Artist interweaves feminist ideals with textiles

'Jungle #1' by artist Hoda Tawakol, from her collection 'Palm Trees,' on display at Gallery Isabelle van den Eynde in Dubai. (Supplied)
Updated 01 January 2019
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Artist interweaves feminist ideals with textiles

  • Artist Hoda Tawakol has her first exhibit in Dubai
  • An exhibit about the ever-evolving feminism discourse

DUBAI: French-Egyptian artist Hoda Tawakol’s first Dubai exhibit, which is running at Gallery Isabelle van den Eynde until Jan. 3, is a timely contribution to the ever-evolving feminism discourse.

Tawakol, whose work has been featured at the gallery since November, was inspired by her experiences growing up in France, Germany and Egypt.

Tawakol has made a name for herself through the use of hand-dyed and sewn textile pieces, sculptures, fabric collages and works on paper.

Her work, which mimics female cycles of life in an attempt to deconstruct stereotypes, is inspired by the feminist movement of the 1970s.

In fact, interwoven within her artwork are feminist ideals and blatant critiques of patriarchy.

Like many, Tawakol wishes to quell the expectations placed on women.

Her collection, entitled “Dolls,” is an expression of anger at women being objectified.

In “Lures,” she uses a falconry hood, a tool normally used to calm the birds of prey, to symbolize the way in which men oppress powerful women they wish to subdue.

Her artwork is masterfully done. It is symbolic and almost interactive in a way that simple paintings cannot be.

The pieces are so eye-catching, indeed, mesmerizing, not least through her use of captivating color schemes, that they almost beckon a response.

The exhibition is named after the main piece on display, a tapestry of black and red-colored fabric from her series “Palm Trees.”

The piece features hand-dyed textiles in Tawakol’s signature style. The series, which she began in 2015, is inspired by her multi-cultural childhood.

“Palm trees make me nostalgic,” the artist said. “They symbolize the Egypt of the 1940s and 1950s, the era of glamor, the golden age that I didn’t experience. At the same age, my playground in Europe had another kind of palm grove I found in the Palmengarten, a botanical garden in Frankfurt in Germany.”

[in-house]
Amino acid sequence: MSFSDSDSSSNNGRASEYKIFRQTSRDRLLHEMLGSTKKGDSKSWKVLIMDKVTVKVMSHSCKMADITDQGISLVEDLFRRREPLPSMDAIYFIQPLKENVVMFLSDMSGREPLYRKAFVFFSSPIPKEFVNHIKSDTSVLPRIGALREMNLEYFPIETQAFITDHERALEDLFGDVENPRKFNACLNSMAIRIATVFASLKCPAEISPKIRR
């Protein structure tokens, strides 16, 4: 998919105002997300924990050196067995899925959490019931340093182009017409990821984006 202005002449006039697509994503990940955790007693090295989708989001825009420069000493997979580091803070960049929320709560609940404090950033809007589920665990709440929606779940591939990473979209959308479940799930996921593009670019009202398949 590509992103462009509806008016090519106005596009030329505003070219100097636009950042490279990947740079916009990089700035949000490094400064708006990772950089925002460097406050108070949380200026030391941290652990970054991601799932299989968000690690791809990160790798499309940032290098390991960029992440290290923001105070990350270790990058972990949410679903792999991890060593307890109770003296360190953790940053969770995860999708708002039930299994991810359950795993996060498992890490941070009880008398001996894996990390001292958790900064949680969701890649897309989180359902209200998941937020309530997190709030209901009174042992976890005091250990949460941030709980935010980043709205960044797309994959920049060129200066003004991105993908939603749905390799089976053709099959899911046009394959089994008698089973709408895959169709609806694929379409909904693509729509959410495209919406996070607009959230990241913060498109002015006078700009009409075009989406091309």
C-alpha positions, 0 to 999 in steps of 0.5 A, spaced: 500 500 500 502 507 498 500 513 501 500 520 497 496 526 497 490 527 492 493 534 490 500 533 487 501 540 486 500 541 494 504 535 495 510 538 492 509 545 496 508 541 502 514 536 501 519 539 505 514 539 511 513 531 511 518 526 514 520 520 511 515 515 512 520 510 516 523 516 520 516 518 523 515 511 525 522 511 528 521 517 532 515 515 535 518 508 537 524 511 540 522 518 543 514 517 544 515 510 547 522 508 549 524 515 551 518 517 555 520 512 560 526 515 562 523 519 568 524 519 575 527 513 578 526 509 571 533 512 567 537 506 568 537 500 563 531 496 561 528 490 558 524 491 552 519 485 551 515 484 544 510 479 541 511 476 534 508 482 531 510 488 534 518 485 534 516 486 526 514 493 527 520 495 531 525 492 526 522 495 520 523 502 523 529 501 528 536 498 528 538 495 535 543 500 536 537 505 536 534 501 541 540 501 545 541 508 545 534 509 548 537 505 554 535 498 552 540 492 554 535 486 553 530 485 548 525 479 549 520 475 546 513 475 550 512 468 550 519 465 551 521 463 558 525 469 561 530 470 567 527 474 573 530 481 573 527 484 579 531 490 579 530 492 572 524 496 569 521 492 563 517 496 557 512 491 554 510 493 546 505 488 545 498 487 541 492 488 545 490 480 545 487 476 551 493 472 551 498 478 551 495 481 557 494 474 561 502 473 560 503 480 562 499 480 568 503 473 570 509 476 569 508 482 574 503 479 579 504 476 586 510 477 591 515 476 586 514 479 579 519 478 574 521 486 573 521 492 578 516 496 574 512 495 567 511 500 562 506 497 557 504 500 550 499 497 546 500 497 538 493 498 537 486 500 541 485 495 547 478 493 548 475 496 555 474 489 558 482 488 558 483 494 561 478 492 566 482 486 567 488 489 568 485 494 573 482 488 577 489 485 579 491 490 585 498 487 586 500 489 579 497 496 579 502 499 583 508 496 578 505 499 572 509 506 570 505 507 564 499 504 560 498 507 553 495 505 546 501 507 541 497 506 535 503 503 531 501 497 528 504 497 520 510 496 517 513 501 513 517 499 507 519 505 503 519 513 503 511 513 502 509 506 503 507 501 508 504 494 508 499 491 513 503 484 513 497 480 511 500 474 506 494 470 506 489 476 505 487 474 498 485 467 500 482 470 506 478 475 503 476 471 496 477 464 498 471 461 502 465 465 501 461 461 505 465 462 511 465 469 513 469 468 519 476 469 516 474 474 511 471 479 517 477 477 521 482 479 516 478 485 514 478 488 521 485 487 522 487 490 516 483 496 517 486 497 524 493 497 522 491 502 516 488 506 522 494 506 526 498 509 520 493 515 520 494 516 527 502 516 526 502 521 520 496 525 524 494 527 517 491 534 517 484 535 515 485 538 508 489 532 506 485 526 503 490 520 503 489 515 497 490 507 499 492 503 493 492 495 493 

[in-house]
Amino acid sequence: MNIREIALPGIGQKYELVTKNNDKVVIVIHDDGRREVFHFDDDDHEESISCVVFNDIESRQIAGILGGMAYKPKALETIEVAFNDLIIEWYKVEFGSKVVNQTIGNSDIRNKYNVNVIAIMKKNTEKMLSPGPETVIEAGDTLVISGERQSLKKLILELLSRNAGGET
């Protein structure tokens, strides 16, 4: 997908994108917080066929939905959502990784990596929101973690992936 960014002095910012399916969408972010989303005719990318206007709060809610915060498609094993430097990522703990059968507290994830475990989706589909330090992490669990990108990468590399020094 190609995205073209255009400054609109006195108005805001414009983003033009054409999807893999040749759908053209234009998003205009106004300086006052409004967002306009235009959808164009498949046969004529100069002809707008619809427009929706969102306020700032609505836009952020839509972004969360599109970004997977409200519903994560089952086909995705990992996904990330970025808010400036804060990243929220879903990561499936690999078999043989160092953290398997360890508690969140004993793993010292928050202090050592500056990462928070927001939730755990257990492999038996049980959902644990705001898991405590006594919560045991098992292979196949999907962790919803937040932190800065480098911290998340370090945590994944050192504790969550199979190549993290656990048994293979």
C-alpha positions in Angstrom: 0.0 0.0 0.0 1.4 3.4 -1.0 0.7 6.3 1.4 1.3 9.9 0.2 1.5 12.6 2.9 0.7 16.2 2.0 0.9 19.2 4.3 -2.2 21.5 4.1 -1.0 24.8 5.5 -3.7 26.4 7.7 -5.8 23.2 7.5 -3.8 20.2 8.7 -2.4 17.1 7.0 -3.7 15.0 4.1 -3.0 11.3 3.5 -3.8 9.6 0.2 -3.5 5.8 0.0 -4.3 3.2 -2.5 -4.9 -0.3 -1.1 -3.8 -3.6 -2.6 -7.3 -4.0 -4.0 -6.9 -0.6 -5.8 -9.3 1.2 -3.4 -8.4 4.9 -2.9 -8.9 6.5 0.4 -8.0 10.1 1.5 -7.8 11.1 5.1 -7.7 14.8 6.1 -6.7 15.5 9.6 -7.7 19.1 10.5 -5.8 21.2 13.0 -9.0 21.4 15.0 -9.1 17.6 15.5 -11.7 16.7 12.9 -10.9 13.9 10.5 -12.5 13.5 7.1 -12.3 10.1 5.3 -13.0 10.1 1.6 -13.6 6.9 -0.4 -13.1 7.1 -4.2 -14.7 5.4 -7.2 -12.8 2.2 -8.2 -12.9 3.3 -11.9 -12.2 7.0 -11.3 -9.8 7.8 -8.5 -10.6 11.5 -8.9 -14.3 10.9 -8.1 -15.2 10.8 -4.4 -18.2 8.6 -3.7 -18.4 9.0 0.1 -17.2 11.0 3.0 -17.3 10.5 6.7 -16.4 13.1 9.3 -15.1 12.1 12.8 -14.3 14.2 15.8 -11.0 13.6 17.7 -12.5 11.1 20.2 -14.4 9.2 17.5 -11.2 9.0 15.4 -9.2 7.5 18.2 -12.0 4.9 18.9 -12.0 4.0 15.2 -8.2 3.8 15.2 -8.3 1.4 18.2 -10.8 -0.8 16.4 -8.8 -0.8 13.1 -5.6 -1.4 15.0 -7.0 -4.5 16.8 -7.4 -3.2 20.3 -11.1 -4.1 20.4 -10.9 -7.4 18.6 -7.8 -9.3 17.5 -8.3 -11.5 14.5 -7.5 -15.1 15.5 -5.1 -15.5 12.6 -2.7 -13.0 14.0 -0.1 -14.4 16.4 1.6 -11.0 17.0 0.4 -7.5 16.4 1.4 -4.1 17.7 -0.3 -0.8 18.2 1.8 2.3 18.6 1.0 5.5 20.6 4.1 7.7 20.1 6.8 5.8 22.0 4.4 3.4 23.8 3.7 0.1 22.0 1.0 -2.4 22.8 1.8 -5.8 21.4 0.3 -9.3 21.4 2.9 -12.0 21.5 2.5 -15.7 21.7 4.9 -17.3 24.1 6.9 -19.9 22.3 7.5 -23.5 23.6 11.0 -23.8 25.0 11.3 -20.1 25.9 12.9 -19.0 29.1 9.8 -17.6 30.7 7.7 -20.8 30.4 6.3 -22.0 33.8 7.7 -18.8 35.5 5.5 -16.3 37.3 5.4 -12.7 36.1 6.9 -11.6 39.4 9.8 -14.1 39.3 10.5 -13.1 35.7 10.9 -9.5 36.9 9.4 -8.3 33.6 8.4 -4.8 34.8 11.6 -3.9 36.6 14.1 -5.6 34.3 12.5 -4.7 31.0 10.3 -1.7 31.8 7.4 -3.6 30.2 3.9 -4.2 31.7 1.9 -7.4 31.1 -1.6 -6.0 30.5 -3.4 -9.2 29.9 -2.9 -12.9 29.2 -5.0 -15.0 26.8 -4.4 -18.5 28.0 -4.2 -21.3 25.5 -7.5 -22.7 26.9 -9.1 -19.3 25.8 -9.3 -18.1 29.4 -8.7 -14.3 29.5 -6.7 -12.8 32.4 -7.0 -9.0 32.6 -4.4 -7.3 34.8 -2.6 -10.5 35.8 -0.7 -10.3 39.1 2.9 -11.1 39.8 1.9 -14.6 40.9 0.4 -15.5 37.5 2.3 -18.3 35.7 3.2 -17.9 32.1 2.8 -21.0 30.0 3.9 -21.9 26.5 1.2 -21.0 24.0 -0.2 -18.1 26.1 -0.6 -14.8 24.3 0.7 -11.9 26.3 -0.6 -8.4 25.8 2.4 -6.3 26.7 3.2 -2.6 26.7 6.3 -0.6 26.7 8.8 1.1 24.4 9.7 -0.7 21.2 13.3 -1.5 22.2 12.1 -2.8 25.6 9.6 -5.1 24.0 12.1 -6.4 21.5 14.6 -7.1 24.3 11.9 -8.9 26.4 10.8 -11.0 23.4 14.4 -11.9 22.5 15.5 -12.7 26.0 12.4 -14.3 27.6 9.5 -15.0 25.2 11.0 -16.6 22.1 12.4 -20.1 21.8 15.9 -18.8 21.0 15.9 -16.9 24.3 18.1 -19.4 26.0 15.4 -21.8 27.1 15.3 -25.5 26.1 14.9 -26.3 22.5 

Archaeologists find mosque from when Islam arrived in holy land

Updated 18 July 2019
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Archaeologists find mosque from when Islam arrived in holy land

  • Authorities estimate the mosquer dates back to the 7th to 8th centuries
  • Rare to find house of prayer so ancient whose congregation is likely to have been local farmers

RAHAT, Israel: Archaeologists in Israel have discovered the remains of one of the world’s oldest rural mosques, built around the time Islam arrived in the holy land, they said on Thursday.
The Israel Antiquities Authority estimates that the mosque, uncovered ahead of new construction in the Bedouin town of Rahat in the Negev desert, dates back to the 7th to 8th centuries.
There are large mosques known to be from that period in Jerusalem and in Makkah but it is rare to find a house of prayer so ancient whose congregation is likely to have been local farmers, the antiquities authority said.
Excavated at the site were the remains of an open-air mosque — a rectangular building, about the size of a single-car garage, with a prayer niche facing south toward Makkah.
“This is one of the earliest mosques known from the beginning of the arrival of Islam in Israel, after the Arab conquest of 636 C.E.,” said Gideon Avni of the antiquities authority.
“The discovery of the village and the mosque in its vicinity are a significant contribution to the study of the history of the country during this turbulent period.”